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All Vinegar Types

Page 4: Vinegar Glossary ~ Types Of Vinegar D To P

This is page 4 of a five-page article; here, types of vinegar from D to P. Click on the black links below to visit other pages.


Drinking vinegar, also called sipping vinegar, is a flavorful vinegar used as a digestíf. Drinking vinegar for health reasons is an ancient practice in many world cultures. The Roman Legions drank it and in Colonial America, “shrubs” made with vinegar were a common tonic. Mixed with club soda or full strength, drinking vinegar is pleasantly tart drink with concentrated flavors of the fruit (and/or vegetables) and aromatics used in the vinegar. Some are sweetened and called dessert vinegar.


  Plum Vinegar
Raspberry-infused drinking vinegar. All vinegar photos by Melody Lan | THE NIBBLE.


Distilled vinegar, also known as spirit vinegar, is made from distilled alcohol. Colorless and strong in scent and astringency, it should not be used as a table vinegar, but for pickling and canning; or as a household cleaner (it’s great for cleaning non-porous surfaces such as glass, and for removing calcium deposits from the coffee maker). Distilled vinegar also can be used as a detergent and a disinfectant. Heloise has many household hints for it—in fact, vinegar has even more uses than baking soda. People who use it as an all-purpose vinegar on food either have a iron palate or a strong preference for things sour.

  distilled white vinegar
Distilled white vinegar.


Fruit (raspberry, maple, plum, e.g.), herb (tarragon, herbs de Provence, e.g.) and spice (ginger, garlic, vanilla, e.g.) vinegars are made by adding these elements to either wine or cider vinegars. The bottled mixture is allowed to stand for some time before it is released in order for the flavors to blend. (Some fruit vinegars are made by the fermentation of fresh fruit juice.) This is a category in which vinegar continues to evolve for foodies, as new flavors—yuzu and ancho chile, e.g.—enter our culinary repertoire and become incorporated into vinegars we can use to flavor everyday foods. These vinegars are popular in vinaigrettes and add special flavor to sauces, soups and marinades.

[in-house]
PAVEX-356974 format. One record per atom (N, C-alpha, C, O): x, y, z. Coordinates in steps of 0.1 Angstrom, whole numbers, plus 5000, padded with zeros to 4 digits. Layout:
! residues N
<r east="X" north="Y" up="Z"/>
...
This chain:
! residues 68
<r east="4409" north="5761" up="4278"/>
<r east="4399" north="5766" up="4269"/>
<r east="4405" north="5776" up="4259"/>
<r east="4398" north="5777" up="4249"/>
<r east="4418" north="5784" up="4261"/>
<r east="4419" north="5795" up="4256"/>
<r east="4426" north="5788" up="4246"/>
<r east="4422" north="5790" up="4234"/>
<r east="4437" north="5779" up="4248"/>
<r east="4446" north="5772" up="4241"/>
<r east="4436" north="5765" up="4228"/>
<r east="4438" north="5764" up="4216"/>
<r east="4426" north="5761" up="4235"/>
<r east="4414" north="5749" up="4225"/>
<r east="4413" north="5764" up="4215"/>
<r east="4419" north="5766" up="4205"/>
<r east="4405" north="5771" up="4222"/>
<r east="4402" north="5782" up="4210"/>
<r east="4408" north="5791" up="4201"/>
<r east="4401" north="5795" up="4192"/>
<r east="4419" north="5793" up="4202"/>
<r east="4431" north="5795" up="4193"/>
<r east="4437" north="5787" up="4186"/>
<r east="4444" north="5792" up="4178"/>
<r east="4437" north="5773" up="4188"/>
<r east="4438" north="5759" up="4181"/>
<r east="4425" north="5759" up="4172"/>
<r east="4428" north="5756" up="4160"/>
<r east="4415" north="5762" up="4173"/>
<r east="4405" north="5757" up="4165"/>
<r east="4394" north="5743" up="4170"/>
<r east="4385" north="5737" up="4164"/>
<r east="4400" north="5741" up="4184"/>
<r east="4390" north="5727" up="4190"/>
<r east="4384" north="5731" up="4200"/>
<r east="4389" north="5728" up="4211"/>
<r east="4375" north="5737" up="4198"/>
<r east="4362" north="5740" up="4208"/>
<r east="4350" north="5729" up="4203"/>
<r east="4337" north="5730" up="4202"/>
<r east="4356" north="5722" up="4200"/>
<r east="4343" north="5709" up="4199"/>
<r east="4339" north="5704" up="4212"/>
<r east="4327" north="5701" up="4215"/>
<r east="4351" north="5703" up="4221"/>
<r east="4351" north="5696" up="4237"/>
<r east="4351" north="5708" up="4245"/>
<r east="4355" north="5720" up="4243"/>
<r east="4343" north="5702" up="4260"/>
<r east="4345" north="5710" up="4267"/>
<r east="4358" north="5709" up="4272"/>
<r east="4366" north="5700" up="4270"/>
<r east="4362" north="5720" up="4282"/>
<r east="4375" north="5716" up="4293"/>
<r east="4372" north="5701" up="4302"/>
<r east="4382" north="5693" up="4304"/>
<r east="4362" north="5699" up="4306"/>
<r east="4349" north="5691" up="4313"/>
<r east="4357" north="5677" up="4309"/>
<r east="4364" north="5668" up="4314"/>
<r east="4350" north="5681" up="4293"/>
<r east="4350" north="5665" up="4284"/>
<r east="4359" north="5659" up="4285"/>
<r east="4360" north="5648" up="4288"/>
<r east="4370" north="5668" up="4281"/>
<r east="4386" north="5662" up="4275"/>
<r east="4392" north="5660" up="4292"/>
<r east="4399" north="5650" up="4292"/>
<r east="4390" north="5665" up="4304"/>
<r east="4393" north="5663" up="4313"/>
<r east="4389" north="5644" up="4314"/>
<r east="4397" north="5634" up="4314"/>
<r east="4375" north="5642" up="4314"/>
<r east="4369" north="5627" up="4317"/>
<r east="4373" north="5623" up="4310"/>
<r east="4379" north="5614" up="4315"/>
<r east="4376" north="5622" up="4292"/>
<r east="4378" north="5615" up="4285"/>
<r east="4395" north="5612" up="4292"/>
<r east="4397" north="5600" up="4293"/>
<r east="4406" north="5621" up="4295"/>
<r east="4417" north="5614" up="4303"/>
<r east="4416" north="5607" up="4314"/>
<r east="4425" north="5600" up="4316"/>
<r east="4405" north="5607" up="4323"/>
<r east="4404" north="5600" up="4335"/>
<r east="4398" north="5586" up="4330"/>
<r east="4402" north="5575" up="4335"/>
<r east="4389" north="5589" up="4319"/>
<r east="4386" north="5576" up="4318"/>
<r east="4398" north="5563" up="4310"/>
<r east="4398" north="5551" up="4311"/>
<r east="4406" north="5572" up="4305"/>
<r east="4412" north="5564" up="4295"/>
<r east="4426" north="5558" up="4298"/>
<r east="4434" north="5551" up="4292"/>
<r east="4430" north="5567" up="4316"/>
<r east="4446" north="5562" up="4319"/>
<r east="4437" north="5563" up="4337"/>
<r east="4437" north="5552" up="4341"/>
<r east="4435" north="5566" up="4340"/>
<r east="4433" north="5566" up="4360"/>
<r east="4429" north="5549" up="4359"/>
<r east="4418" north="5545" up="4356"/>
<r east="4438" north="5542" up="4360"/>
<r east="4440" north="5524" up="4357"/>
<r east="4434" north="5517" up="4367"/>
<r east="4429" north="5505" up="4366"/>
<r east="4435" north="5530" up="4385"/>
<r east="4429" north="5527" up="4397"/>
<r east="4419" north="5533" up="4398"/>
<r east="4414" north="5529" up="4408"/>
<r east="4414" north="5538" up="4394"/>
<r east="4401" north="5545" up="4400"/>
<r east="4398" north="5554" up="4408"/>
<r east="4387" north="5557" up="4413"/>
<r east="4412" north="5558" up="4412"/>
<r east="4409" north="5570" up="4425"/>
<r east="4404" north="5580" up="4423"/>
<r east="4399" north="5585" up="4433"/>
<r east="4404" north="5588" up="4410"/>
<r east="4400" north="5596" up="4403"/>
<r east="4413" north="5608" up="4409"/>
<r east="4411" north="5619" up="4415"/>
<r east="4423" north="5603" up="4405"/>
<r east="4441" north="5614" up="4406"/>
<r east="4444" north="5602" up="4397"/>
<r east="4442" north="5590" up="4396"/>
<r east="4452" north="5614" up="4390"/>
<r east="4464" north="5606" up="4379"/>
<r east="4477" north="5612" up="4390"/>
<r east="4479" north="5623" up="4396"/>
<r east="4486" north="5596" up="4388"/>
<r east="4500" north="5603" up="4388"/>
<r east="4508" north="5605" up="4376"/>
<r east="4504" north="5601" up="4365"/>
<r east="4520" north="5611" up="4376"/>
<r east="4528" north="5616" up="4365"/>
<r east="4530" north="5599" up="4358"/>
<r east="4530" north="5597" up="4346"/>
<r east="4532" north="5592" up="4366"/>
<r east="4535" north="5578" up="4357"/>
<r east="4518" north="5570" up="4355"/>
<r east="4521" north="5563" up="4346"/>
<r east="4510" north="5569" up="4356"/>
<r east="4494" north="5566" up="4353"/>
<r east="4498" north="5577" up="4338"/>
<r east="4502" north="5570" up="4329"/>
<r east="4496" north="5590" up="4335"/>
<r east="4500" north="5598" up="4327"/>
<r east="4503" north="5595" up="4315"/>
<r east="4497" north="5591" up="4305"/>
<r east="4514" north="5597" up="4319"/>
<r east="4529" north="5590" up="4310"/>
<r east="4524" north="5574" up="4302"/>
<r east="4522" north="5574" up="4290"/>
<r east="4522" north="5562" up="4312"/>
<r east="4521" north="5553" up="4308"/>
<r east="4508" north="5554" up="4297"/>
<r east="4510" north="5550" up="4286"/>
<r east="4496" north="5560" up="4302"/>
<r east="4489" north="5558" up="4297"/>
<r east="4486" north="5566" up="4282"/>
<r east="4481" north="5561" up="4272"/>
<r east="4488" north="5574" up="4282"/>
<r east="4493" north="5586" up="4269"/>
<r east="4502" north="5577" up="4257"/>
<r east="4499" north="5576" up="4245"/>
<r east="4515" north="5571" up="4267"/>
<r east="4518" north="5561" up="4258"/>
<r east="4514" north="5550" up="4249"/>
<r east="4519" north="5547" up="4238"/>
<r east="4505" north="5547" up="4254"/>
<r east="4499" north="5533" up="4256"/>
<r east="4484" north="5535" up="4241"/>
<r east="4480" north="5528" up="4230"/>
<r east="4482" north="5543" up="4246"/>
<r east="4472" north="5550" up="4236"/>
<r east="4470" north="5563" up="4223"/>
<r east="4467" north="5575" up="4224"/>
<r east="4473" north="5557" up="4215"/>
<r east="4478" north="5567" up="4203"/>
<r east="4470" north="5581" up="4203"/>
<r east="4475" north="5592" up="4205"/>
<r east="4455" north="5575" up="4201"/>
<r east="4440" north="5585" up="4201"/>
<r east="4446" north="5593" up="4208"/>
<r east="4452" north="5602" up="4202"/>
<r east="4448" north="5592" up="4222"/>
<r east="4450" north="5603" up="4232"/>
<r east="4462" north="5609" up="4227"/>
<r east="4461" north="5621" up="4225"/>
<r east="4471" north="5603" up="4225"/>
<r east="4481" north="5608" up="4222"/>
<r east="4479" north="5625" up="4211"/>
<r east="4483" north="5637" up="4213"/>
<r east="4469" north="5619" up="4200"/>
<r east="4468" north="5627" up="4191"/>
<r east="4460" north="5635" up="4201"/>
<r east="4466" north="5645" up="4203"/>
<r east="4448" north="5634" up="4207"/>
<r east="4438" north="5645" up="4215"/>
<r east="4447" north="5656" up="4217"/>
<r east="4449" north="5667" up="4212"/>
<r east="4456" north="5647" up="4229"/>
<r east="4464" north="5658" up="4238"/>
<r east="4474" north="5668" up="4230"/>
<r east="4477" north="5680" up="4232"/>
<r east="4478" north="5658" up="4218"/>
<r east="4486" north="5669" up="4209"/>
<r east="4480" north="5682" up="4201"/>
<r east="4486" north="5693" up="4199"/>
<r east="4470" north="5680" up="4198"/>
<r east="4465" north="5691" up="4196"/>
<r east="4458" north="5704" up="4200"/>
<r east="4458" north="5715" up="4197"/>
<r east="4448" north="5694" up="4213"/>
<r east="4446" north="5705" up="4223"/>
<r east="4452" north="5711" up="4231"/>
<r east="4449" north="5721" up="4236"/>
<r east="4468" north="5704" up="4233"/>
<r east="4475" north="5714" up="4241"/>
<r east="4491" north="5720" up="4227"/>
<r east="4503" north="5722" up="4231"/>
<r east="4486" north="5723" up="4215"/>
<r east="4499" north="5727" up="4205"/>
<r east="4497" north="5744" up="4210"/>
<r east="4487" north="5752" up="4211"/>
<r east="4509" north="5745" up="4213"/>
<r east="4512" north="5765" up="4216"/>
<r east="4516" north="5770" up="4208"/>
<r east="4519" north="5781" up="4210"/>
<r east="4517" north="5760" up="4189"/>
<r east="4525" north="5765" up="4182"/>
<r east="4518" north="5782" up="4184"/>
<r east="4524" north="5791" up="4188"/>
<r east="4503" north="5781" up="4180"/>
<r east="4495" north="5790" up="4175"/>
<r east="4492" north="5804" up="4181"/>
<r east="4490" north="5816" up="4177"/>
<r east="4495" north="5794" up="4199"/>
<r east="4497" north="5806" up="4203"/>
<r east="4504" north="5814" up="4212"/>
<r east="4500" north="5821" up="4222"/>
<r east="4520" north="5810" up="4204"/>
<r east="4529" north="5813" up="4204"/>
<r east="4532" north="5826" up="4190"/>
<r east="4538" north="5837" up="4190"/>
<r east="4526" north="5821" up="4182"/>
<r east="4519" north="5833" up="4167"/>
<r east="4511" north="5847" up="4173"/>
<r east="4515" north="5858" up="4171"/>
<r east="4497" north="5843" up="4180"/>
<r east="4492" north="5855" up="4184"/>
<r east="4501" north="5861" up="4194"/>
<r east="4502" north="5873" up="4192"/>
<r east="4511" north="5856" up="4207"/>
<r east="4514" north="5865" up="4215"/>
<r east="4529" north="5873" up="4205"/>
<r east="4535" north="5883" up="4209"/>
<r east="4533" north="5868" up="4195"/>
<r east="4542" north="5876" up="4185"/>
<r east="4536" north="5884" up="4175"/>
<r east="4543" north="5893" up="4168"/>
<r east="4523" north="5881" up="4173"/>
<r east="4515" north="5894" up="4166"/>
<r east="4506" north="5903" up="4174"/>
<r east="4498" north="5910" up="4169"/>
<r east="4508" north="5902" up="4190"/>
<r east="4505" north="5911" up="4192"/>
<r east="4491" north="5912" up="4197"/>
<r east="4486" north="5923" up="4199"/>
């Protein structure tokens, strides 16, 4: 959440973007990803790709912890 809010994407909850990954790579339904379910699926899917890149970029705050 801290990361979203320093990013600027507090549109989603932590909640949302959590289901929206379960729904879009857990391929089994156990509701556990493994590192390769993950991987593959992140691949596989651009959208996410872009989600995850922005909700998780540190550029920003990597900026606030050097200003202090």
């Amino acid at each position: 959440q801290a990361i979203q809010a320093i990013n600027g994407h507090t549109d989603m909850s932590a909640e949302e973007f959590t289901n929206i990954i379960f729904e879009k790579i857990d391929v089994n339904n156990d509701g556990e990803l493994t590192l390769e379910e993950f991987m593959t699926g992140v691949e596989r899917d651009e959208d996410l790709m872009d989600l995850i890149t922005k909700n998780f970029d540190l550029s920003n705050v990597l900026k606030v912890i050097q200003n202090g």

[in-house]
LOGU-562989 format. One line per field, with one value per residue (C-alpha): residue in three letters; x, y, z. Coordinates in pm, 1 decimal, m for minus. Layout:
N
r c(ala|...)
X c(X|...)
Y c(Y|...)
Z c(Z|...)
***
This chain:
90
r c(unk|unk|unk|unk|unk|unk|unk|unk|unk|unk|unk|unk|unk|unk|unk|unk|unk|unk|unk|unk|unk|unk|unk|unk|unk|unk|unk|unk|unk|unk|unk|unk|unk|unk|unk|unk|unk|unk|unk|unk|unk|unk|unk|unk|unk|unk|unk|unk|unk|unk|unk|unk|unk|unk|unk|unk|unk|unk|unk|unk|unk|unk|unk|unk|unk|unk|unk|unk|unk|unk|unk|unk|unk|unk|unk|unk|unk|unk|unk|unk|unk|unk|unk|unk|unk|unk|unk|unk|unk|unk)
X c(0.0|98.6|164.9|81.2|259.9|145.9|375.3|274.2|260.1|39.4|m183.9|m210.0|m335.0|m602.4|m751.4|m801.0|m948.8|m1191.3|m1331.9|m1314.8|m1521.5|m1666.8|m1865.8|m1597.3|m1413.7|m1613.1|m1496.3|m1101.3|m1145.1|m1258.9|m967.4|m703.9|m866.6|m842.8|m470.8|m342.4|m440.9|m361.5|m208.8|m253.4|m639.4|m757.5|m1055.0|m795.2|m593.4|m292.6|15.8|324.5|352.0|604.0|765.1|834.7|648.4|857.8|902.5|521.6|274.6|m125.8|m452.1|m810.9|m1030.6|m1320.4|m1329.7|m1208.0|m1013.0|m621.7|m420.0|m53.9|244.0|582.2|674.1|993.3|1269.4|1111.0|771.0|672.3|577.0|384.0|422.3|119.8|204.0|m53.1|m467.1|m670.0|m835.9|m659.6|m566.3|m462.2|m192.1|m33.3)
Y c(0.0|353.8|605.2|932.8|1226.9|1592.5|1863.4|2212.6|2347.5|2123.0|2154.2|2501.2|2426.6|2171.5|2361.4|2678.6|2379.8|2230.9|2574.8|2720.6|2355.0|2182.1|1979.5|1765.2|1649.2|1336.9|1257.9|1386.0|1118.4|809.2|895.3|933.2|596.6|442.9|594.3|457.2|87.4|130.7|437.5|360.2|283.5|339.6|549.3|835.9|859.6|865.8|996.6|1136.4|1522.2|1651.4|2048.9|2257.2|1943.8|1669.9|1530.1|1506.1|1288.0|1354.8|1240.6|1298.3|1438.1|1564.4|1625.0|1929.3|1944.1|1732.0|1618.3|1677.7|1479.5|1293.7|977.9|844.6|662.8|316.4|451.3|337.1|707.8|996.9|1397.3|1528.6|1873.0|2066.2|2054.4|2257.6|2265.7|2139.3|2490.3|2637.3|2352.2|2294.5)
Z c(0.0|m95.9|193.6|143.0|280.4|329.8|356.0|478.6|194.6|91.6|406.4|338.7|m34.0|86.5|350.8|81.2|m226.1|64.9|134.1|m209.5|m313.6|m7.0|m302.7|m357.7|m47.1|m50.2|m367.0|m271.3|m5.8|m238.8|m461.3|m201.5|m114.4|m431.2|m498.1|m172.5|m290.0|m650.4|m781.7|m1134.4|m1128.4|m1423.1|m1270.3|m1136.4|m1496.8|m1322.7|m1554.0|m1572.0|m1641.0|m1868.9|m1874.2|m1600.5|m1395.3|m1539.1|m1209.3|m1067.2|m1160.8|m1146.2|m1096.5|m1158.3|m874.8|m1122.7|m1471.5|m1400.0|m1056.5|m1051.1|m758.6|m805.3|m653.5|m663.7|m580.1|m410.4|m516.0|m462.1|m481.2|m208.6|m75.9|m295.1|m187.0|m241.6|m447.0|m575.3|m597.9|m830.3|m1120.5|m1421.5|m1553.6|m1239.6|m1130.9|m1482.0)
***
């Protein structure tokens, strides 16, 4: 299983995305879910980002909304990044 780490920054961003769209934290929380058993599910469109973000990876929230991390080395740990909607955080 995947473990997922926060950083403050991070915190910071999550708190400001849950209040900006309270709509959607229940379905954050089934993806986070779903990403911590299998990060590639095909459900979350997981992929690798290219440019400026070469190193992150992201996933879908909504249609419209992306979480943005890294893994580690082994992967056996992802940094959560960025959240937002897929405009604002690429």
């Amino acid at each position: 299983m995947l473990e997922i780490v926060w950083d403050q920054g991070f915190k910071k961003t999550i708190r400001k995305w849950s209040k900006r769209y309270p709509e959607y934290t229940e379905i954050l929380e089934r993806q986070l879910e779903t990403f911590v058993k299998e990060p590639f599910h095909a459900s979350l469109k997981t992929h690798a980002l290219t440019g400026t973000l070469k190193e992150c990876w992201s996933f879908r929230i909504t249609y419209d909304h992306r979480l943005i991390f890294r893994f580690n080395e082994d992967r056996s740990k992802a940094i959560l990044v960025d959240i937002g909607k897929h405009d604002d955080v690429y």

champagne vinegar
Tarragon vinegar.


A key ingredient used in the brewing of beer, malt can be used as the base of vinegar, which is made in the same manner as mass-produced wine vinegars. The resulting flavor is distinctive and the vinegar can be strong. As such, malt vinegar is used most often for pickling or as condiment. The British and Canadians use it instead of ketchup to complement French fries and other vegetables.


  malt vinegar
Malt vinegar.


Plum vinegar (umeboshi) is is not a true vinegar, but the brine drawn off from pickled plums that is used as a substitute for vinegar and salt in recipes. It has a tasty sour fruit flavor that is delicious in salad dressings and can be used as “fusion” flavor in marinades and reductions.


  Plum Vinegar
Plum vinegar.
Continue To Page 5: Types Of Vinegar ~ R To Z
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Last Updated  May 2021

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